News (USA)

Senator Joe Donnelly latest Democrat to roll over for Trump’s Supreme Court pick

Senator Joe Donnelly latest Democrat to roll over for Trump’s Supreme Court pick
FILE - In this Friday, Feb. 3, 2017, file photo, Sen. Joe Donnelly, D-Ind., arrives early on Capitol Hill in Washington. Donnelly says he'll support the nomination of Judge Neil Gorsuch to the U.S. Supreme Court. The Indiana Democrat announced his support on Sunday, April 2, 2017, for President Donald Trump’s pick, calling Gorsuch "a qualified jurist who will base his decisions on his understanding of the law and is well-respected among his peers." Donnelly faces a tough re-election in 2018. Photo: (AP Photo/J. Scott Applewhite, File)
Two Democratic senators on Sunday split over supporting Judge Neil Gorsuch’s nomination to the Supreme Court. Sen. Joe Donnelly of Indiana said he would vote in favor of Gorsuch’s confirmation while Sen. Jon Tester of Montana announced he would not back the federal appeals court judge based in Denver. Donnelly became the third Democrat to break with the party as Republicans line up behind President Donald Trump’s choice for the high court. With 52 Republican senators, eight votes from Democrats or the Senate’s two independents would be needed to advance the nomination and prevent a filibuster. So far, only Donnelly of Indiana, Heidi Heitkamp of North Dakota and Joe Manchin of West Virginia — all representing states Trump won in November and all up for re-election next year — have said they will vote to confirm Gorsuch. Tester represents a state won by Trump and faces re-election, too, but he said Gorsuch did not directly answer questions when the two met or during the confirmation hearing. Tester said he based his decision on the judge’s past cases, noting that he found troubling Gorsuch’s record on privacy and that he believes Gorsuch places corporations over people. Donnelly called Gorsuch, 49, “a qualified jurist who will base his decisions on his understanding of the law and is well-respected among his peers.” Hours before Donnelly’s and Tester’s announcements, Senate Minority Leader Chuck Schumer said he didn’t expect Gorsuch to receive 60 votes to overcome a filibuster threat. If Democrats mounted a filibuster, Senator Majority Leader Mitch McConnell was expected to seek a change in Senate rules allowing a simple majority of the 100-member Senate to confirm the nomination. “Neil Gorsuch will be confirmed this week,” McConnell said on CNN’s “State of the Union.” He added: “How that happens really depends on our Democratic friends. How many of them are willing to oppose cloture on a partisan basis to kill a Supreme Court nominee.” Such a change in Senate rules — known as the “nuclear option” — would likely be retained in the future and thus make Supreme Court confirmations more susceptible to simple party-line votes instead of bipartisan support. So far, just three Democrats have said they will vote for President Donald Trump’s Supreme Court nominee while the majority of Democrats oppose Neil Gorsuch. That puts Democrats close to the 41 that would force Majority Leader Mitch McConnell, R-Ky., to change Senate rules this week, scrapping the 60-vote threshold to ensure confirmation of Gorsuch with just a simple majority in the 100-seat chamber. All 52 Republicans back the nominee. A full list of Democrats and Independents and their positions on the Supreme Court nominee is on the next page.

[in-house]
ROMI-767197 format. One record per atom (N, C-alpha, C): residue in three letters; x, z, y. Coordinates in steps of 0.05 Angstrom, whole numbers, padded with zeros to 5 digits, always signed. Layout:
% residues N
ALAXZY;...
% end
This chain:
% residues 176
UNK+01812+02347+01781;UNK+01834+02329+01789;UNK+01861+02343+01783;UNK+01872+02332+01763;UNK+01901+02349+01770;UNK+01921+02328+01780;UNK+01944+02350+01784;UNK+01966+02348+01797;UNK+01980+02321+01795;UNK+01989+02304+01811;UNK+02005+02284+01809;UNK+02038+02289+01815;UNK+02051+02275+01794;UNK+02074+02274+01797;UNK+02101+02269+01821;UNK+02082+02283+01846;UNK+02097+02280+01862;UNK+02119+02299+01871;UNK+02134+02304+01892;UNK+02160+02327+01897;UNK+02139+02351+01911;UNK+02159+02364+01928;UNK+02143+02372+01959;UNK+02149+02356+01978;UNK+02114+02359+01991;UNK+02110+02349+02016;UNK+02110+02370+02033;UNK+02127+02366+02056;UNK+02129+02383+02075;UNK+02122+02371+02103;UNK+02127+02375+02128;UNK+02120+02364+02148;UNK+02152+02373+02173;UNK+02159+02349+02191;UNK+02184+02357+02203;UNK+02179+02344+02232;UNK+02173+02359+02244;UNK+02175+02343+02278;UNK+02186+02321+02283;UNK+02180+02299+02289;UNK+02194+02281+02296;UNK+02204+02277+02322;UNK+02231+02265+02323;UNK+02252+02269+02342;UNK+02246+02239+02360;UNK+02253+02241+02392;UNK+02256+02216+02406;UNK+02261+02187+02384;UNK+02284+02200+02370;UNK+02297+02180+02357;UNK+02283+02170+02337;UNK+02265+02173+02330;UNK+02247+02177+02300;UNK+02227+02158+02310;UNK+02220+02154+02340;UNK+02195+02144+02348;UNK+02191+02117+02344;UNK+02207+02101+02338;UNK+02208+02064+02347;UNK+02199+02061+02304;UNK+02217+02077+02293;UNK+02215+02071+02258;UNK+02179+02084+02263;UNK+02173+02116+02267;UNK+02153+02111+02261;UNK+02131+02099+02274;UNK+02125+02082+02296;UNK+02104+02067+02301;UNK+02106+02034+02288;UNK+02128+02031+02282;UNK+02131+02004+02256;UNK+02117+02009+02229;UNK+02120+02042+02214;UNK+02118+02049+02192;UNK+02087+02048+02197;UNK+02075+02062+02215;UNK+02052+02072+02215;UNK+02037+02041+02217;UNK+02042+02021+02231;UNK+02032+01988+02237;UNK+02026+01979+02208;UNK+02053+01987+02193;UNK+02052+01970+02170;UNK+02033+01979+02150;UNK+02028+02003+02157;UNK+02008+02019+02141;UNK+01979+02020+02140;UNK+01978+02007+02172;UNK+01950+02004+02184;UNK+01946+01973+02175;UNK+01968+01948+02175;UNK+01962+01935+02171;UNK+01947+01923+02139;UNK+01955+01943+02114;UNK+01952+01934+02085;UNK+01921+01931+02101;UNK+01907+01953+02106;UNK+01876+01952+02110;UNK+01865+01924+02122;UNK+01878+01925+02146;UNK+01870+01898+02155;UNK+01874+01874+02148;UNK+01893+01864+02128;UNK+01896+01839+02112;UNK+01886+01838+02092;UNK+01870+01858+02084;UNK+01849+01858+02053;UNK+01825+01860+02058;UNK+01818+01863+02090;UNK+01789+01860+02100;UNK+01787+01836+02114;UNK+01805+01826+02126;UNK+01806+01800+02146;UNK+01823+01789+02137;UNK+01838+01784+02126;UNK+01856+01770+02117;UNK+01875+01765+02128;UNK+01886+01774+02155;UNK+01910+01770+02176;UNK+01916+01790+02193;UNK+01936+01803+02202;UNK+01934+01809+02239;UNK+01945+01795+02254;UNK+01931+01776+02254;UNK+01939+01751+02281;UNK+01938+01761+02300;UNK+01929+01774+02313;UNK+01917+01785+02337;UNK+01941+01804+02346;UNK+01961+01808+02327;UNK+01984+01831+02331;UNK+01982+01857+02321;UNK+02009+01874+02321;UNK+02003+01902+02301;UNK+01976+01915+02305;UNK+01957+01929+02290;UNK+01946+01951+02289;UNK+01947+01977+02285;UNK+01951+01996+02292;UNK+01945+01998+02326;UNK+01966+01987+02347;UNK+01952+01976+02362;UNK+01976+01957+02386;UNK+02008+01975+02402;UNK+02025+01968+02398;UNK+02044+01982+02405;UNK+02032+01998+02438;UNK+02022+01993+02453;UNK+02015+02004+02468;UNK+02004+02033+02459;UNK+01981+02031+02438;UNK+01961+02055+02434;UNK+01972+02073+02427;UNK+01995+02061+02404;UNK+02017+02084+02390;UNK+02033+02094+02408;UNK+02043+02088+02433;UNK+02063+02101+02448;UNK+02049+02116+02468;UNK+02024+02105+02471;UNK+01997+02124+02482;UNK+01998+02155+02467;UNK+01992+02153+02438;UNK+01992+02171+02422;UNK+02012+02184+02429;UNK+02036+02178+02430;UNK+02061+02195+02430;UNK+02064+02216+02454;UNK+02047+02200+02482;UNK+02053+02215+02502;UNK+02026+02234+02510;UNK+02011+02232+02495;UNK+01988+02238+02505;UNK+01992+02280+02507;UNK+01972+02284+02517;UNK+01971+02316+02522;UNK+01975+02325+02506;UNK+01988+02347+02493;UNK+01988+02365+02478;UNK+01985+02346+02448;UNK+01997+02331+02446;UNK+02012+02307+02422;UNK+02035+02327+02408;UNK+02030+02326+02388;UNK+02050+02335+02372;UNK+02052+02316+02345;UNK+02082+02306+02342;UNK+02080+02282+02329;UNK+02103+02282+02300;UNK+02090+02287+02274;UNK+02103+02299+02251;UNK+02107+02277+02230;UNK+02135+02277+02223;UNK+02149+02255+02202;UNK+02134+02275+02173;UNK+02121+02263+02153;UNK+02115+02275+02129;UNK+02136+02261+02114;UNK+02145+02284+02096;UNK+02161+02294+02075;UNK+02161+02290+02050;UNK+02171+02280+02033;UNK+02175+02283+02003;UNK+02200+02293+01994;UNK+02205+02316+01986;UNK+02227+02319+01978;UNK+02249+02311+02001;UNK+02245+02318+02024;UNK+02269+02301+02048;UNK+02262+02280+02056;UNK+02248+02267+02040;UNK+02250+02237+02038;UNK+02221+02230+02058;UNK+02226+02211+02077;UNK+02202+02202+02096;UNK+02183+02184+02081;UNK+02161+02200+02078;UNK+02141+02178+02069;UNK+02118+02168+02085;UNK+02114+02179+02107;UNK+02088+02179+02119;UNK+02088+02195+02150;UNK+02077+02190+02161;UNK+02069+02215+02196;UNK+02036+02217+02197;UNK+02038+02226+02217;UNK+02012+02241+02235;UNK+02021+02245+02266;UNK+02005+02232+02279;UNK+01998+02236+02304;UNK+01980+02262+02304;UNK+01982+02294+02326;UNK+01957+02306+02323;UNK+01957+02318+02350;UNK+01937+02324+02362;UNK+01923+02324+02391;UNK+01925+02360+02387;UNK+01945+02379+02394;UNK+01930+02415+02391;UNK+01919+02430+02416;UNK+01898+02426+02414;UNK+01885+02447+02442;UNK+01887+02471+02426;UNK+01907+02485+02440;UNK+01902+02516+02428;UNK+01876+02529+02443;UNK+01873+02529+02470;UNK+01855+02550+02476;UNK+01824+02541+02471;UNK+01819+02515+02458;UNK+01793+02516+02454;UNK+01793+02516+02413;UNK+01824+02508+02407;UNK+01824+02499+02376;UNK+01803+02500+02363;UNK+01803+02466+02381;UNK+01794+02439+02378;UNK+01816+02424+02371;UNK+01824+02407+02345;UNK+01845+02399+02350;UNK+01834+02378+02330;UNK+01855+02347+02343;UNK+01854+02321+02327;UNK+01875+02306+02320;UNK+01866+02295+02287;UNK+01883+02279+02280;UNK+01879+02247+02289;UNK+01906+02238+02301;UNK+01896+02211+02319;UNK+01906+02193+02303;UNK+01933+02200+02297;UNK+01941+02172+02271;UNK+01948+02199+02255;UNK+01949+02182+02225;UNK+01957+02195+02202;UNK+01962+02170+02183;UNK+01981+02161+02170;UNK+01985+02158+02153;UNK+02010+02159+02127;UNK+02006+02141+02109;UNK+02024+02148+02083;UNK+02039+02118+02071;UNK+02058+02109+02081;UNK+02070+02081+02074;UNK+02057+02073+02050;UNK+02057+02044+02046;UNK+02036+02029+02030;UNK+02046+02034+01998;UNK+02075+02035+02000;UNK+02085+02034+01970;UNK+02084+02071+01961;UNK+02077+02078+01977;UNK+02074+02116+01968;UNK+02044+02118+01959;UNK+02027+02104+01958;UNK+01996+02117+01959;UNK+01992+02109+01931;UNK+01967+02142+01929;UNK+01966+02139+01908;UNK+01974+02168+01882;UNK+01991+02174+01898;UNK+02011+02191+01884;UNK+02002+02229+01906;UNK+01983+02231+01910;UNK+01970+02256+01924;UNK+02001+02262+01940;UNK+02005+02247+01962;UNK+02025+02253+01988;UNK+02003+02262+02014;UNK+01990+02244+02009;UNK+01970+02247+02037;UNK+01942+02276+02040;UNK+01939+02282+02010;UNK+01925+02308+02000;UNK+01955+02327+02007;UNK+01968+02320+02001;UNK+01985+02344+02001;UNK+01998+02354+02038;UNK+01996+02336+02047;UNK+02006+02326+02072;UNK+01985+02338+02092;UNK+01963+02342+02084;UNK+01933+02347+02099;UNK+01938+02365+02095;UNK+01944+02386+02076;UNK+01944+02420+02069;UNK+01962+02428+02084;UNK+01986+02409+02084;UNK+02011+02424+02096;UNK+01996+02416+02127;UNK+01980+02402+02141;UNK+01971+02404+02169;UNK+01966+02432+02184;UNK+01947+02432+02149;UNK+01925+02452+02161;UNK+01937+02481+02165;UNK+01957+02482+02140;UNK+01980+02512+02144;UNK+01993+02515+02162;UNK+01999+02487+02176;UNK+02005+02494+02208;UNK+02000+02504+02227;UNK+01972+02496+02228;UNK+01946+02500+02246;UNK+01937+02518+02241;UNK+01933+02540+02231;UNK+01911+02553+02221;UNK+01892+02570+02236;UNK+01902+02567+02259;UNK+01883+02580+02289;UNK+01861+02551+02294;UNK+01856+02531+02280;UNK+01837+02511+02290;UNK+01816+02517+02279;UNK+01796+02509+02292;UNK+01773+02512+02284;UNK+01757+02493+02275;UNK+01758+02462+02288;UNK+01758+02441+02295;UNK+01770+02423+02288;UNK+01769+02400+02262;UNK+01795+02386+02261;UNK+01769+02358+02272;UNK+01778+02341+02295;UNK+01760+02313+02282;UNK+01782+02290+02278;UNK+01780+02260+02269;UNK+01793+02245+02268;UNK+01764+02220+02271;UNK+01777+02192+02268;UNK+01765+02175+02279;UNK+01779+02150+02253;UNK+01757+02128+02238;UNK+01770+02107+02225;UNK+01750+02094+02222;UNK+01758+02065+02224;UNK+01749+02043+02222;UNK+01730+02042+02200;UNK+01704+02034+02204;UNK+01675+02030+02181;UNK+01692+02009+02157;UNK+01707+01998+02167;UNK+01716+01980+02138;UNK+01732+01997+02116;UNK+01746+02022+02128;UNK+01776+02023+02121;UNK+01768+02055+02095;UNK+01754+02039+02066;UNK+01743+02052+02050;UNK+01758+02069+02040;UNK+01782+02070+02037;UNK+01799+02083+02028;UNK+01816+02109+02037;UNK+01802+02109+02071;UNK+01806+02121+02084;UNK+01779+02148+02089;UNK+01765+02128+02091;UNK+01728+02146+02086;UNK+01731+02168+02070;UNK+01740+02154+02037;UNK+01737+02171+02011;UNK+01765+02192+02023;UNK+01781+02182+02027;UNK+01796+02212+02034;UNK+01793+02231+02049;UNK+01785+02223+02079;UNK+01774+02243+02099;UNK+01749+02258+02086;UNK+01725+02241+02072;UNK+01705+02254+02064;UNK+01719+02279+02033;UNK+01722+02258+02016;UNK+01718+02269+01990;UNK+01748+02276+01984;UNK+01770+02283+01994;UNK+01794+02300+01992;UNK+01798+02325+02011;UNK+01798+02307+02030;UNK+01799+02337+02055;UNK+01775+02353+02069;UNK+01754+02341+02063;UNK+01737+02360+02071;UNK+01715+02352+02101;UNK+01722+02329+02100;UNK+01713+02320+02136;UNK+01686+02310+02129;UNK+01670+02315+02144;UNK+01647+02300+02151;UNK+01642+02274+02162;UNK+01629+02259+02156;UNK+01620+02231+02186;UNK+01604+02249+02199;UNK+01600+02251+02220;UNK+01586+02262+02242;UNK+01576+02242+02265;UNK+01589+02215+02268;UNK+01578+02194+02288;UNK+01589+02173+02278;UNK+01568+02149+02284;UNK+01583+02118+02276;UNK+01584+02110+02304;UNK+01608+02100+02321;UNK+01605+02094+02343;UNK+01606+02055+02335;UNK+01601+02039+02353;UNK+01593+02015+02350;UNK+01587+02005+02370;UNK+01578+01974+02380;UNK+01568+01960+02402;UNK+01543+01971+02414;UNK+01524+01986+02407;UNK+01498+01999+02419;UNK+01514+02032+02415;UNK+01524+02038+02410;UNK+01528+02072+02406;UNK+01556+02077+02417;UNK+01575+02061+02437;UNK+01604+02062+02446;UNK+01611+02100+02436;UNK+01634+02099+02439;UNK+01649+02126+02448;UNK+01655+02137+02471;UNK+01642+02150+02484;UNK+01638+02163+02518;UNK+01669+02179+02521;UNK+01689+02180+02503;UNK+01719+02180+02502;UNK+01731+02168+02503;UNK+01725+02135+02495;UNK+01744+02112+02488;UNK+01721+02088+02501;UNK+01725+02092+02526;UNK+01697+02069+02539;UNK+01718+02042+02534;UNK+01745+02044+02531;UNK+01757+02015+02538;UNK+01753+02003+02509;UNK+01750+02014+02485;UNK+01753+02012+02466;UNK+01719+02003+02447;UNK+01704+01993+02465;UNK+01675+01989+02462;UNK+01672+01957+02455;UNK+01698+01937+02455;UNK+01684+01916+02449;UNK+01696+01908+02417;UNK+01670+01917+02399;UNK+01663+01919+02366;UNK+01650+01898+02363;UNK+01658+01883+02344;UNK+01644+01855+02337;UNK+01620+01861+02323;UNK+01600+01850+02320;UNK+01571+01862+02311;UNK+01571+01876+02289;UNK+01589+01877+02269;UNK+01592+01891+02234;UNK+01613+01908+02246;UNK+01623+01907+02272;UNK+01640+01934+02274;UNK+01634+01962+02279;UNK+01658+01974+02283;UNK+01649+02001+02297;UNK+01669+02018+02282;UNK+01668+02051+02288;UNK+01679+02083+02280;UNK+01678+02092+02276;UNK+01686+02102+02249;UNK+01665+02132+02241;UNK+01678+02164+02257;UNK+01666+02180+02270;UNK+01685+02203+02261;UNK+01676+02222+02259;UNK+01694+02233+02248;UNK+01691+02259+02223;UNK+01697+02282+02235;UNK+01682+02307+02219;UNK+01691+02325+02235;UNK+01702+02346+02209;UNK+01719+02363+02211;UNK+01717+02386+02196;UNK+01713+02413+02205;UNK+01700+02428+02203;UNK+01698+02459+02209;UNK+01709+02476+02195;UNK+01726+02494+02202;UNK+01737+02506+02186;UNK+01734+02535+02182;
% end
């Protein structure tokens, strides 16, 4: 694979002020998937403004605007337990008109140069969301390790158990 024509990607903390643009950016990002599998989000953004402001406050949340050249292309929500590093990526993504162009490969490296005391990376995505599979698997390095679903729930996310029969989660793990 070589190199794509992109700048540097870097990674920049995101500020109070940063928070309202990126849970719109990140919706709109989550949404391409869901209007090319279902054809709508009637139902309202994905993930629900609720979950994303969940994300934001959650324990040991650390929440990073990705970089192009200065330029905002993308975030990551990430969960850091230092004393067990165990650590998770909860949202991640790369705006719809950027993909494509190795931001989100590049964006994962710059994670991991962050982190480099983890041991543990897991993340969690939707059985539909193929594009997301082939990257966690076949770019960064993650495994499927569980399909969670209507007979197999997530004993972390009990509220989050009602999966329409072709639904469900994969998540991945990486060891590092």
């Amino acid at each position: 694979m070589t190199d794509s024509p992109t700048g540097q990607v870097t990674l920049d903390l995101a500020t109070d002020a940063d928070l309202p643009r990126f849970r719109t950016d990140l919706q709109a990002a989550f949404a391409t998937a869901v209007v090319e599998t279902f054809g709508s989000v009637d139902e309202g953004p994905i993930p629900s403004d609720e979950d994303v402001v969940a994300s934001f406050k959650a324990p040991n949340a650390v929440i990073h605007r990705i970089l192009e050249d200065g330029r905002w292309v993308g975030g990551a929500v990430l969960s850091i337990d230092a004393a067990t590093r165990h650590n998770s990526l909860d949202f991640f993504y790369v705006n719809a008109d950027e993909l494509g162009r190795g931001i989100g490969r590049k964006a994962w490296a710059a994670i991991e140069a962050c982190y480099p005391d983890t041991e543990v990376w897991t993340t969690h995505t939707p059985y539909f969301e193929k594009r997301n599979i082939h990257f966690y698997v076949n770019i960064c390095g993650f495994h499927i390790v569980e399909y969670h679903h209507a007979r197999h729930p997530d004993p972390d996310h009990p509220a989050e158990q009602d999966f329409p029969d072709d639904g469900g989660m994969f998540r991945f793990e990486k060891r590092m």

Democrats and one independent who have announced their opposition to Gorsuch (total 37):

  • Tammy Baldwin of Wisconsin
  • Sherrod Brown of Ohio
  • Tom Carper of Delaware
  • Bob Casey of Pennsylvania
  • Kamala Harris of California
  • Ed Markey of Massachusetts
  • Jeff Merkley of Oregon
  • Bernie Sanders of Vermont
  • Chuck Schumer of New York
  • Sheldon Whitehouse of Rhode Island
  • Jack Reed of Rhode Island
  • Tom Udall of New Mexico
  • Patty Murray of Washington
  • Ron Wyden of Oregon
  • Elizabeth Warren of Massachusetts
  • Bill Nelson of Florida
  • Mazie Hirono of Hawaii
  • Al Franken of Minnesota
  • Debbie Stabenow of Michigan
  • Dick Durbin of Illinois
  • Gary Peters of Michigan
  • Chris Van Hollen of Maryland
  • Chris Murphy of Connecticut
  • Jeanne Shaheen of New Hampshire
  • Kirsten Gilibrand of New York
  • Amy Klobuchar of Minnesota
  • Maggie Hassan of New Hampshire
  • Tim Kaine of Virginia
  • Martin Heinrich of New Mexico
  • Cory Booker of New Jersey
  • Maria Cantwell of Washington
  • Catherine Cortez Masto of Nevada
  • Tammy Duckworth of Illinois
  • Richard Blumenthal of Connecticut
  • Brian Schatz of Hawaii
  • Claire McCaskill of Missouri
  • Jon Tester of Montana

Supporting Gorsuch (3):

  • Heidi Heitkamp of North Dakota
  • Joe Manchin of West Virginia
  • Joe Donnelly of Indiana

Still unannounced:

  • Michael Bennet of Colorado
  • Chris Coons of Delaware
  • Dianne Feinstein of California
  • Angus King of Maine
  • Bob Menendez of New Jersey
  • Mark Warner of Virginia

Patrick Leahy of Vermont and Ben Cardin of Maryland have said they will oppose the nominee, but it’s unclear how they will vote on cloture.

Associated Press contributed to this report.

Don't forget to share:

Support vital LGBTQ+ journalism

Reader contributions help keep LGBTQ Nation free, so that queer people get the news they need, with stories that mainstream media often leaves out. Can you contribute today?

Cancel anytime · Proudly LGBTQ+ owned and operated

These diehard hockey fans put their dream wedding on ice

Previous article

Walking Dead actor comes out on social media

Next article